|Date||11 February 2013|
|Location||Dover, Kent||TR 33802 42150; 51.13086°N, 1.34028°E|
At a distance of 21 miles across the English Channel from France, Dover is Britain’s closest port to continental Europe. Its sheltered location at the mouth of the River Dour has been associated with maritime transport as far back as the Bronze Age, and the Romans built a harbour there — in fact, Dover was the base of the Roman fleet in Britain. The Port of Dover has been owned and operated since 1606 by the Dover Harbour Board, established by Royal Charter by James VI and I. Major improvements, involving the construction of new piers and breakwaters, were started in the 19th century to create a harbour of refuge for the Admiralty’s fleet and to put an end to the centuries-old problems of the harbour silting up with shingle.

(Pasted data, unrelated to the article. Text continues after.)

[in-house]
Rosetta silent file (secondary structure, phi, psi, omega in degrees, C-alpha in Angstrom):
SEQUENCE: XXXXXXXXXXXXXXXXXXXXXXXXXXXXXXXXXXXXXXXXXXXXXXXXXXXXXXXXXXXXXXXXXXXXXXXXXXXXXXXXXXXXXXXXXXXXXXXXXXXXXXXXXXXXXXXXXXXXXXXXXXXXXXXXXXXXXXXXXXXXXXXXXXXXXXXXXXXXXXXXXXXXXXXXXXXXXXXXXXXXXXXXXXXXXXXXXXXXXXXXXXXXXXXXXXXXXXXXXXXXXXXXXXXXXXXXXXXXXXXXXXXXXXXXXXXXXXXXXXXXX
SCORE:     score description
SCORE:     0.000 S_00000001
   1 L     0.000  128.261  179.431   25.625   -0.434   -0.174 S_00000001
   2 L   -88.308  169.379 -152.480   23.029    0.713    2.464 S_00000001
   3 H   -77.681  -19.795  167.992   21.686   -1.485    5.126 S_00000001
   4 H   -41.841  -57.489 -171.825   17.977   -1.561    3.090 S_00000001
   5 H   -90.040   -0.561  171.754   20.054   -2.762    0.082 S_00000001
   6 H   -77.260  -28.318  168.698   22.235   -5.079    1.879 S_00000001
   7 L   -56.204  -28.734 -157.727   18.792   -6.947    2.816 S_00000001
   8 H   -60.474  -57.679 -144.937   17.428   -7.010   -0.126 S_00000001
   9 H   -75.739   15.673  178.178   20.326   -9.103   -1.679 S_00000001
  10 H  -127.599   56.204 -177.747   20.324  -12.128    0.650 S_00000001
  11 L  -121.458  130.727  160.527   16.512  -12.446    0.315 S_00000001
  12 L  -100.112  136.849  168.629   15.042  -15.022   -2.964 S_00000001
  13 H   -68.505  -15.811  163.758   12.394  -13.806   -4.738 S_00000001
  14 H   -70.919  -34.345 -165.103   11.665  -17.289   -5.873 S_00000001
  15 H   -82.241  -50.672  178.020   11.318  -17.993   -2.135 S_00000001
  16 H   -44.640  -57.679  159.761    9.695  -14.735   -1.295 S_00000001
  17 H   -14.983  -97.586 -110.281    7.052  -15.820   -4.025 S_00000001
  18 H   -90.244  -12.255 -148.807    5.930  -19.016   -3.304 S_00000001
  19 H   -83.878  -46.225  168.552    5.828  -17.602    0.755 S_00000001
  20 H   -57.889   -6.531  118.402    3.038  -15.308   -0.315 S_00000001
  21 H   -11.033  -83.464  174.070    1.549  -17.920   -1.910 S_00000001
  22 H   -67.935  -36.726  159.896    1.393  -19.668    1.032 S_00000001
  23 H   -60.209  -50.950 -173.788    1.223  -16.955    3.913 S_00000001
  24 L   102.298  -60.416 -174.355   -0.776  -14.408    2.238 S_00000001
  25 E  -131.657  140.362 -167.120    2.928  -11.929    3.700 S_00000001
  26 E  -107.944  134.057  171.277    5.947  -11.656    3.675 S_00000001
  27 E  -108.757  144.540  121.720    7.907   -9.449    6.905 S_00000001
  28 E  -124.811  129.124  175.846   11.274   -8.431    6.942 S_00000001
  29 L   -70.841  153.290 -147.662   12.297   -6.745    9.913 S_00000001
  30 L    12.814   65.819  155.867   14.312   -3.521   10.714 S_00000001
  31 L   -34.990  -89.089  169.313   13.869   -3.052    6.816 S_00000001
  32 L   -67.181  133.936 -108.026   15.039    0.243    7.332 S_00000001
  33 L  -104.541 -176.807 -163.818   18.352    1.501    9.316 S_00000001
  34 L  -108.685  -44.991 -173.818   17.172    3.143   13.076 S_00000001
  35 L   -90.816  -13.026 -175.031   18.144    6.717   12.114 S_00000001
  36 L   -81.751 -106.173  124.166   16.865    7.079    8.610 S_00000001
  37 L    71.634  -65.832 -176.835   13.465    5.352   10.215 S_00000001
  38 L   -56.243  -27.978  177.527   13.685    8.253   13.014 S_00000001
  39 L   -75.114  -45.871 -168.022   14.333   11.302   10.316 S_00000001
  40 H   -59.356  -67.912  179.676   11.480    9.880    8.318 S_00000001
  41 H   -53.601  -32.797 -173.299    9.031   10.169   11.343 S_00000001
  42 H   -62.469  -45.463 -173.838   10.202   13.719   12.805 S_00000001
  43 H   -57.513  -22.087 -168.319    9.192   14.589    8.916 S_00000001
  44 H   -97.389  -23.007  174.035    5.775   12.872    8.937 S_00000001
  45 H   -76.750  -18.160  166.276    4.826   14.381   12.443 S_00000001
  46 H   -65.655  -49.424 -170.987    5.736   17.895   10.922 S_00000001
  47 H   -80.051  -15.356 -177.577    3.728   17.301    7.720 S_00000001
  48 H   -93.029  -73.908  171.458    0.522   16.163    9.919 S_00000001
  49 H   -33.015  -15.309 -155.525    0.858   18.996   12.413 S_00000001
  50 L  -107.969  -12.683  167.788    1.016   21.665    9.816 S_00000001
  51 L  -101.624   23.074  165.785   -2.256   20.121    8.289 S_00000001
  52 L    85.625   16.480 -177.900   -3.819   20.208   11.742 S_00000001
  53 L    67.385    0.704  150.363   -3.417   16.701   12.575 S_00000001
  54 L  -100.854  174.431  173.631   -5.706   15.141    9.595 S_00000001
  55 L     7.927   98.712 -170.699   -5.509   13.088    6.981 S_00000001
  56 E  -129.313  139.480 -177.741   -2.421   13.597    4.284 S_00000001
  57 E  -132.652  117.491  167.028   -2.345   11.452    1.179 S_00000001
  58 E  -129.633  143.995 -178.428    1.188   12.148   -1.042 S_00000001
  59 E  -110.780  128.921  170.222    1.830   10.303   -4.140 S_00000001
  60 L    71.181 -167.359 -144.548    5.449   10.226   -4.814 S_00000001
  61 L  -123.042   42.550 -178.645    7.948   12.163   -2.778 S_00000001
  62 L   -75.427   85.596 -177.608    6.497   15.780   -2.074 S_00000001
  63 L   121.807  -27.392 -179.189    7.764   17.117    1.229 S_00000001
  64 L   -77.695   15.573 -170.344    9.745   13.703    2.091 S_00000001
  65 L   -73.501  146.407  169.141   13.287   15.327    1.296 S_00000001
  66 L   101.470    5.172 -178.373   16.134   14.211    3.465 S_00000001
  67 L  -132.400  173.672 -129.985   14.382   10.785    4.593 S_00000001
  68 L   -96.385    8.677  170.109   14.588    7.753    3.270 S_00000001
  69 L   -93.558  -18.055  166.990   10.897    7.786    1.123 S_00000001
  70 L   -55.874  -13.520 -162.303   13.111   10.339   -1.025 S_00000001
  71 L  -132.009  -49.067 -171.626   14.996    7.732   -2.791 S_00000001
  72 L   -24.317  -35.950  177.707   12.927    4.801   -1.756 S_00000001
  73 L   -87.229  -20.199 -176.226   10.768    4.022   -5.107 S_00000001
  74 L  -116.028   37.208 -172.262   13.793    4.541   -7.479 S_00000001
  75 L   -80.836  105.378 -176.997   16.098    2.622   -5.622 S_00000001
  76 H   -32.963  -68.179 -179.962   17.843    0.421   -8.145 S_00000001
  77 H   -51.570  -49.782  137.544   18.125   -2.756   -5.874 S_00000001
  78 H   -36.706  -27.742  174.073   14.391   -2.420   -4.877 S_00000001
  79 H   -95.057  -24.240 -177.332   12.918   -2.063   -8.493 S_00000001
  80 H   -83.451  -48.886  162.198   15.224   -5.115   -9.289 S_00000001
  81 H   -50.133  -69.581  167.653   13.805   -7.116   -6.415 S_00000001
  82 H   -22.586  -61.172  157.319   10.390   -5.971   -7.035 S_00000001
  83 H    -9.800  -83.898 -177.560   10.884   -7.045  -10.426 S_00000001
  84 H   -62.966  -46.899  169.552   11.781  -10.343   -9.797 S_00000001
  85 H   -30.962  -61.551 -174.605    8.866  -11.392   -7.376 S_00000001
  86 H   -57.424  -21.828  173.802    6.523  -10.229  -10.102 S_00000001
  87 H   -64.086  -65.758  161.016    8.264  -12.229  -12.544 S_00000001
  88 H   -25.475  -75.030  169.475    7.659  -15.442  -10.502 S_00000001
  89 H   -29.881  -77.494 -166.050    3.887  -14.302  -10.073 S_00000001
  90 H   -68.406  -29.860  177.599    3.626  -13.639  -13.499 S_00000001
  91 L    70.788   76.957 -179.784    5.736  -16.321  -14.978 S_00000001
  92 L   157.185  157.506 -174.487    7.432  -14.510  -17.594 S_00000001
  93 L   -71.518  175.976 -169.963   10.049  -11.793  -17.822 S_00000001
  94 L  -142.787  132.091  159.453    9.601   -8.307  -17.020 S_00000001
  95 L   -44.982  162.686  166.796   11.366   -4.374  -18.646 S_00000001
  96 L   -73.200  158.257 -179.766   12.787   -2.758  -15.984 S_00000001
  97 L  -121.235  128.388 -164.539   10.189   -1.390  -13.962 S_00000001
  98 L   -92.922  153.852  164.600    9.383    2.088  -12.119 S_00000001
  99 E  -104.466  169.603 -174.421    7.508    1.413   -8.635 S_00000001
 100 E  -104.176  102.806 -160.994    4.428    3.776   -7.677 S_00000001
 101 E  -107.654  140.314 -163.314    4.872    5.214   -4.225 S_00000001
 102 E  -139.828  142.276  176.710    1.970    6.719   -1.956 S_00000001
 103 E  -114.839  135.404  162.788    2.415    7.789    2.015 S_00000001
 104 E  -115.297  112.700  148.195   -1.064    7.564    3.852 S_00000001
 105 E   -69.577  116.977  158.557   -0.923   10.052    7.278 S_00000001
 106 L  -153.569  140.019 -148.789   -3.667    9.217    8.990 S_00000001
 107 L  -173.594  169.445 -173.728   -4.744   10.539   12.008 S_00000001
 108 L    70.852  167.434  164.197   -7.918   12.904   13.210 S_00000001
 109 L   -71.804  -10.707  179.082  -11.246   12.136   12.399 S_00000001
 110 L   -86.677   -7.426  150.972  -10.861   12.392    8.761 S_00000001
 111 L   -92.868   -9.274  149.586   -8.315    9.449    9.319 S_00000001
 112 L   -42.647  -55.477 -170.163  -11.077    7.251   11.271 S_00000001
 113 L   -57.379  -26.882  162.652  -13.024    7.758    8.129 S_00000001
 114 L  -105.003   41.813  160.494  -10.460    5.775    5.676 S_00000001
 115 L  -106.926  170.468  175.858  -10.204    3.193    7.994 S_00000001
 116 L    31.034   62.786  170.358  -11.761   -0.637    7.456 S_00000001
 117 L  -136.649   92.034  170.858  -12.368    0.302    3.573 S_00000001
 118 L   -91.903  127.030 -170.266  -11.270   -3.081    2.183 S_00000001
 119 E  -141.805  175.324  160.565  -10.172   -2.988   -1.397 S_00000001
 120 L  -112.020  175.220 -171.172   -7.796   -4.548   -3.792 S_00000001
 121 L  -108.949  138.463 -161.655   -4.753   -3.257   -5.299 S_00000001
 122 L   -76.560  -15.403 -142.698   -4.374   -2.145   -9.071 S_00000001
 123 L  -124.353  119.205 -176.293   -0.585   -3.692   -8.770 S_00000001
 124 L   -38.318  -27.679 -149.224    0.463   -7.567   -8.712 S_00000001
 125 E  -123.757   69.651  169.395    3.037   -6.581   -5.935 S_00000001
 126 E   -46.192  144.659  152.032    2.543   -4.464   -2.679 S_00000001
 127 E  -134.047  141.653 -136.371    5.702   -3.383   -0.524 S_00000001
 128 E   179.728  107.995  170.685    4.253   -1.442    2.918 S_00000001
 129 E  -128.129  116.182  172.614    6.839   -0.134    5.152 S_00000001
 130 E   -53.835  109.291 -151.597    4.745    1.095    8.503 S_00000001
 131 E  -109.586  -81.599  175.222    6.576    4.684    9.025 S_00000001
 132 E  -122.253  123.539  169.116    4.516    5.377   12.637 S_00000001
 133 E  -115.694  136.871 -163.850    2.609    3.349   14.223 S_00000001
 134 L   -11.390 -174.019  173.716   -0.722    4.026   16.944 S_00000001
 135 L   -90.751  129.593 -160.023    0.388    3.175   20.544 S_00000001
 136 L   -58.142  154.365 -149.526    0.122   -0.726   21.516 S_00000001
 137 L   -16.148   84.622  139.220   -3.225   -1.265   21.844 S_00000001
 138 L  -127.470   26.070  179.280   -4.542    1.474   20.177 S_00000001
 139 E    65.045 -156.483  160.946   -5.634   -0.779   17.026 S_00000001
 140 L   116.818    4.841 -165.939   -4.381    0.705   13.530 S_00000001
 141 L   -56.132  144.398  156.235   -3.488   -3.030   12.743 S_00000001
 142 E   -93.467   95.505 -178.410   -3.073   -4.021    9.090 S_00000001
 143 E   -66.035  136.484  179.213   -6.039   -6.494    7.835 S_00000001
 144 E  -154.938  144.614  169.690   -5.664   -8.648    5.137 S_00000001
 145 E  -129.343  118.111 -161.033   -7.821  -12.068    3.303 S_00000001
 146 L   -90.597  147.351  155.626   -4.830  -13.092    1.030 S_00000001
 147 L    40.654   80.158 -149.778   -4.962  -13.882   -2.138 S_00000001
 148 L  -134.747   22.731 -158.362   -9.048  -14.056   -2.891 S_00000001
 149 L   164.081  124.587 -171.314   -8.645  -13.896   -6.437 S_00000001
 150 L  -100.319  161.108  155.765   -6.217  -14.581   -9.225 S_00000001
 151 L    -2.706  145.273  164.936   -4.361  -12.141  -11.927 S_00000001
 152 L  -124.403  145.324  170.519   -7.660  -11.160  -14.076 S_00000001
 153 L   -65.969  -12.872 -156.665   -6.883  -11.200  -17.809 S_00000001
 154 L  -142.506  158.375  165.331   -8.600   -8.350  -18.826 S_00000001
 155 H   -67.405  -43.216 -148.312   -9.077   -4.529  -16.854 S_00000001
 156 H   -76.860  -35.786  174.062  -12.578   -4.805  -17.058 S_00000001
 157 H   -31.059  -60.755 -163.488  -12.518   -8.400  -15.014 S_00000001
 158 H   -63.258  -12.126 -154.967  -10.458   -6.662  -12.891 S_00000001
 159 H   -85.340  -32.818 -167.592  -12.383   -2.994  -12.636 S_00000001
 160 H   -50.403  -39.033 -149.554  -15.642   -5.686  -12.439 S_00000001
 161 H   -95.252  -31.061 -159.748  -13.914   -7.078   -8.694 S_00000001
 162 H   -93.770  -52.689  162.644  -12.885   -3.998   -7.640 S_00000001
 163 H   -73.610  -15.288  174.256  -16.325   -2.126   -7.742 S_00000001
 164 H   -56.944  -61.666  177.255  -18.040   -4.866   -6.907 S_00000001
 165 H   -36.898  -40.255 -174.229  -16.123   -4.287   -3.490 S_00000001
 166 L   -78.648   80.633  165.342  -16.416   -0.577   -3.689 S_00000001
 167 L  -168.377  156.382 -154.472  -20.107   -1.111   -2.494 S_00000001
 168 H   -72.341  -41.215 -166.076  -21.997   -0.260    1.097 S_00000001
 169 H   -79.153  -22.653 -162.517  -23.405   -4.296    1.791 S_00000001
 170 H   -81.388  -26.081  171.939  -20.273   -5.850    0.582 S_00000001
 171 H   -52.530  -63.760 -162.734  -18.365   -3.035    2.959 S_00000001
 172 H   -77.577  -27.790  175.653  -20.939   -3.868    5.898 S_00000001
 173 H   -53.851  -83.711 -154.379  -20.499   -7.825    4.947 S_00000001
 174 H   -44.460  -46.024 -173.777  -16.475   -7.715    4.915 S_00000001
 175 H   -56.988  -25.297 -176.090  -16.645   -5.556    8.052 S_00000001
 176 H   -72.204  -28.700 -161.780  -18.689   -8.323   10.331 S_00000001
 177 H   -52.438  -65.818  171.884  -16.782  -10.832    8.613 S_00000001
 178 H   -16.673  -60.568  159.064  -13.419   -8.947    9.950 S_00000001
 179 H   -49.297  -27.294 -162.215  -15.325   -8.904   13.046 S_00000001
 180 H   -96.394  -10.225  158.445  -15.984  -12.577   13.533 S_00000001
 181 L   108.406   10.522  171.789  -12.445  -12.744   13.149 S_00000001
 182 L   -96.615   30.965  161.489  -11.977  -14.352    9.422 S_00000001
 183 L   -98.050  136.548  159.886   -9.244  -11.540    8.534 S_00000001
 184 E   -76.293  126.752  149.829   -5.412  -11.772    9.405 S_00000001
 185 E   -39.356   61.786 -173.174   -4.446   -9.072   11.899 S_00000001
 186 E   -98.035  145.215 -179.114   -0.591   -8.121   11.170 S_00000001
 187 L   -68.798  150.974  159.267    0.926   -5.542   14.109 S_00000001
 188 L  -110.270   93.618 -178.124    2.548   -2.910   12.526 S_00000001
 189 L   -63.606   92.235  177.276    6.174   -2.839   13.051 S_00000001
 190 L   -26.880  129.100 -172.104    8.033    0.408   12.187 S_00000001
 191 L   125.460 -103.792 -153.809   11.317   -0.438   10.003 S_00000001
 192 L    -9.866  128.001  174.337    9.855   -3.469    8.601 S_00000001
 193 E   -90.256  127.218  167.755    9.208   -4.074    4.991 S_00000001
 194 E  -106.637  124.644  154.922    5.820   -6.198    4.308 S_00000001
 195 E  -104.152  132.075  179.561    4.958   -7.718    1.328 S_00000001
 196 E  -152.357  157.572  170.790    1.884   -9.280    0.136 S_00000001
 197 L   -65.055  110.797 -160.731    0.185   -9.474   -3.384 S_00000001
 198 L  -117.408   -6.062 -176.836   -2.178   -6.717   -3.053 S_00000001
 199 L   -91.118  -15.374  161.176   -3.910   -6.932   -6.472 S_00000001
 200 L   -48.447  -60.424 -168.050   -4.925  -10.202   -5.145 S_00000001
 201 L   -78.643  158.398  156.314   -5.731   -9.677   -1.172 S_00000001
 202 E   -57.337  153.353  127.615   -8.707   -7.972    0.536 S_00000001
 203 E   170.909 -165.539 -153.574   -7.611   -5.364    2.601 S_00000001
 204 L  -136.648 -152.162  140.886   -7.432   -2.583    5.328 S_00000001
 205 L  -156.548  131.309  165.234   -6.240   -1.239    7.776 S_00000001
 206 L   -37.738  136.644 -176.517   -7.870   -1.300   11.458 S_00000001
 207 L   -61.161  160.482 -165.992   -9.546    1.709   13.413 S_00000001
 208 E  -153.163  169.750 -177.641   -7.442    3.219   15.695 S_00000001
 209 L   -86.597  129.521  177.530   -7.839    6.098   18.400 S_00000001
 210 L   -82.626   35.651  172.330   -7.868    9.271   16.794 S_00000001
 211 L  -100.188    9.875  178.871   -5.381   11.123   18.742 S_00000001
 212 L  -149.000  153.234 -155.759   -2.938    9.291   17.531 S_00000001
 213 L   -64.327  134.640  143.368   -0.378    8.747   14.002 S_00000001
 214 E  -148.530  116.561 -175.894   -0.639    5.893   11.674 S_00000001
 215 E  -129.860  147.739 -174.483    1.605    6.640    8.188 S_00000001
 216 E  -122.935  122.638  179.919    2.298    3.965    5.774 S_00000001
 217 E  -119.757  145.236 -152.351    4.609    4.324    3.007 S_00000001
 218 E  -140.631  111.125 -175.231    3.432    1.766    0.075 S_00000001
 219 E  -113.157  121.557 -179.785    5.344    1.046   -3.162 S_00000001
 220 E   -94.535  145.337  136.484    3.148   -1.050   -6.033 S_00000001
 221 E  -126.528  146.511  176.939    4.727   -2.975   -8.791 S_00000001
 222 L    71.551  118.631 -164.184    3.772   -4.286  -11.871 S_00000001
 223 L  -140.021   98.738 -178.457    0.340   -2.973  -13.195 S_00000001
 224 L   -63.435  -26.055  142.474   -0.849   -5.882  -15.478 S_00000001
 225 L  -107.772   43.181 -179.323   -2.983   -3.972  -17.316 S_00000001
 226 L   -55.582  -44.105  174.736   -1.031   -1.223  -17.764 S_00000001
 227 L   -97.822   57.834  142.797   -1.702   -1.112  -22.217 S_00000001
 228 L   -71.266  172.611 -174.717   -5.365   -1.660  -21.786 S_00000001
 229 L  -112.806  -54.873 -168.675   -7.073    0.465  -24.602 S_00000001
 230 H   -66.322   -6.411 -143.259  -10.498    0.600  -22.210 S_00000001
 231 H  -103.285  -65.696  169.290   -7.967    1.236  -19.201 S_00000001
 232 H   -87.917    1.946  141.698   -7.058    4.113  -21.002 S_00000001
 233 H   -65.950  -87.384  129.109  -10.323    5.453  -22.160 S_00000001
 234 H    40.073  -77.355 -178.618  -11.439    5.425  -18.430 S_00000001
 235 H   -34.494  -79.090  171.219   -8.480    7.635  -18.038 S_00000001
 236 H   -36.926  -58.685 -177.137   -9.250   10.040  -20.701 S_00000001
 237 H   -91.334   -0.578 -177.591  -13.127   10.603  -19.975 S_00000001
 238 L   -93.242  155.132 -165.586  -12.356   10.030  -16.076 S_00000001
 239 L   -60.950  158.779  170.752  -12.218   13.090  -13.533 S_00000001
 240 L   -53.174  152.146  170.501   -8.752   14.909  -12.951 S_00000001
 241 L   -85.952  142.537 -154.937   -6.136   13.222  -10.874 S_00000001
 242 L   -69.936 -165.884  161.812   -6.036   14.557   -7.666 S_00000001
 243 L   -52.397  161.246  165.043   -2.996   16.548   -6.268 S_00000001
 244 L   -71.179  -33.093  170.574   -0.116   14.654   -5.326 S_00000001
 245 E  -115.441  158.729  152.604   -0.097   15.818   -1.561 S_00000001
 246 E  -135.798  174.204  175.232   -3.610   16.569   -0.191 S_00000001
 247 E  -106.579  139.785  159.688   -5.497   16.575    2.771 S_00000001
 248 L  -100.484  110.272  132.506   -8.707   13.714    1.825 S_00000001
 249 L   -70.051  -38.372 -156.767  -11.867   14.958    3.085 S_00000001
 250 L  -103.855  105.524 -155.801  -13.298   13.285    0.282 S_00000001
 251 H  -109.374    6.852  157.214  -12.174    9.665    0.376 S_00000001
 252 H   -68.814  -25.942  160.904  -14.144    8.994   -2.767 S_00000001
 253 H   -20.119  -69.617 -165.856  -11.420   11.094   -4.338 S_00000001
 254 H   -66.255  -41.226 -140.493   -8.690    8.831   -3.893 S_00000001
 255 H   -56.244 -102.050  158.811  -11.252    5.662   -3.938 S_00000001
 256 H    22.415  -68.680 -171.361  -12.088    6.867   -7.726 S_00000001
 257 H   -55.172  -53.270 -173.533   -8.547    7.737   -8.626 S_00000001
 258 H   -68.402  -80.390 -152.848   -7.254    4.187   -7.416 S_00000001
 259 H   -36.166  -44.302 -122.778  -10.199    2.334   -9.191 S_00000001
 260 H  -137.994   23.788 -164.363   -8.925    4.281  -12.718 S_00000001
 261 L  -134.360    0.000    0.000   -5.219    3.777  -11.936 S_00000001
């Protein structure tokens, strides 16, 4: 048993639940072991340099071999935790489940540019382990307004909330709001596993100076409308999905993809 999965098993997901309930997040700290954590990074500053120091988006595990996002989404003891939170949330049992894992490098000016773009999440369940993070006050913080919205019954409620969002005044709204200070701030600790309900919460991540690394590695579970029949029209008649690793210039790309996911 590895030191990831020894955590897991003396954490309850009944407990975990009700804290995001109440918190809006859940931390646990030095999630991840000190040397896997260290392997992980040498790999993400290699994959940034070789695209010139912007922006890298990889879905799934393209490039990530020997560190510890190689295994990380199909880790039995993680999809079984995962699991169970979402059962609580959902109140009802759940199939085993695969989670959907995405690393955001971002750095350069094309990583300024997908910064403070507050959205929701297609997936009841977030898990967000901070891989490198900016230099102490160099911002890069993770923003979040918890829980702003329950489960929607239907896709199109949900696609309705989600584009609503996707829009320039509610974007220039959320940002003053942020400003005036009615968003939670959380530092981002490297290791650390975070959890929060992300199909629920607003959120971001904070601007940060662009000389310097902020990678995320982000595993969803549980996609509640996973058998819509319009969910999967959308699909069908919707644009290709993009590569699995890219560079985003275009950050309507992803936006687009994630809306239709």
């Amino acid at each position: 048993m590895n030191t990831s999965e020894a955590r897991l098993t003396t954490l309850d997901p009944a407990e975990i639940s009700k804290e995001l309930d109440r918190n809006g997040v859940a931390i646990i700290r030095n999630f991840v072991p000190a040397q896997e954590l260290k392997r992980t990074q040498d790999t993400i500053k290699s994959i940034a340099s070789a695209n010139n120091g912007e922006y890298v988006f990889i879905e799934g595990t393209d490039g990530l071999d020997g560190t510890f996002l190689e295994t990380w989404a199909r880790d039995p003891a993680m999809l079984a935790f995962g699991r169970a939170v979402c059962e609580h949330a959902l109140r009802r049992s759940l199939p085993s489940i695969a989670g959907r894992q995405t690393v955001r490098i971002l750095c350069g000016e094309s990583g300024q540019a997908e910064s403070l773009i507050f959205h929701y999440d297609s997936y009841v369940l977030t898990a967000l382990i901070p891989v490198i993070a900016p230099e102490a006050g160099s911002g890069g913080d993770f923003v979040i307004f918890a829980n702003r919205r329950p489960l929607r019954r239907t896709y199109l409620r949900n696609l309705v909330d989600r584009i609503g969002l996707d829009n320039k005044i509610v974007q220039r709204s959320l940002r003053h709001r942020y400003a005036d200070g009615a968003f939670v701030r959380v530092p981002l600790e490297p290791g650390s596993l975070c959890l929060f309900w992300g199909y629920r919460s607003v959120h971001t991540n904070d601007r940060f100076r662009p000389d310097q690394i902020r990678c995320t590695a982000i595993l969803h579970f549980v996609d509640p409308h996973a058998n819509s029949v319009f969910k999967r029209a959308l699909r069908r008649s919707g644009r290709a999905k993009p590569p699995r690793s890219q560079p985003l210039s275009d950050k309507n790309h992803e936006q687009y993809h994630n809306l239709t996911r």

The port comprises a square mile of enclosed water. Its Eastern Docks are home to the passenger and freight ferry terminal, while a cruise-liner terminal and marina are located at the Western Docks. At the latter there also used to be a railway station, which closed when the Channel Tunnel opened in 1994, and a hoverport, now demolished but which operated a hovercraft service until 2000 and a catamaran service until 2008. Currently there are plans to redevelop the Western Docks to create an additional ferry terminal.
With a throughput of 11.9 million passengers in 2012, Dover claims to be the world’s busiest passenger port. Four ferry companies run services from Dover to Calais and Dunkirk, and there is on average a departure every 30 minutes.
In 2010, the Dover Harbour Board, a statutory body with no shareholders, sought permission to privatise the port. In response to this, the Dover People’s Port Trust was set up by local campaigners with the aim of purchasing the port and running it as a ‘Big Society’-inspired community trust. Local residents voted decisively in favour of these plans in a non-binding referendum in March 2011. In December 2012, the Government tuned down the Board’s application for privatisation.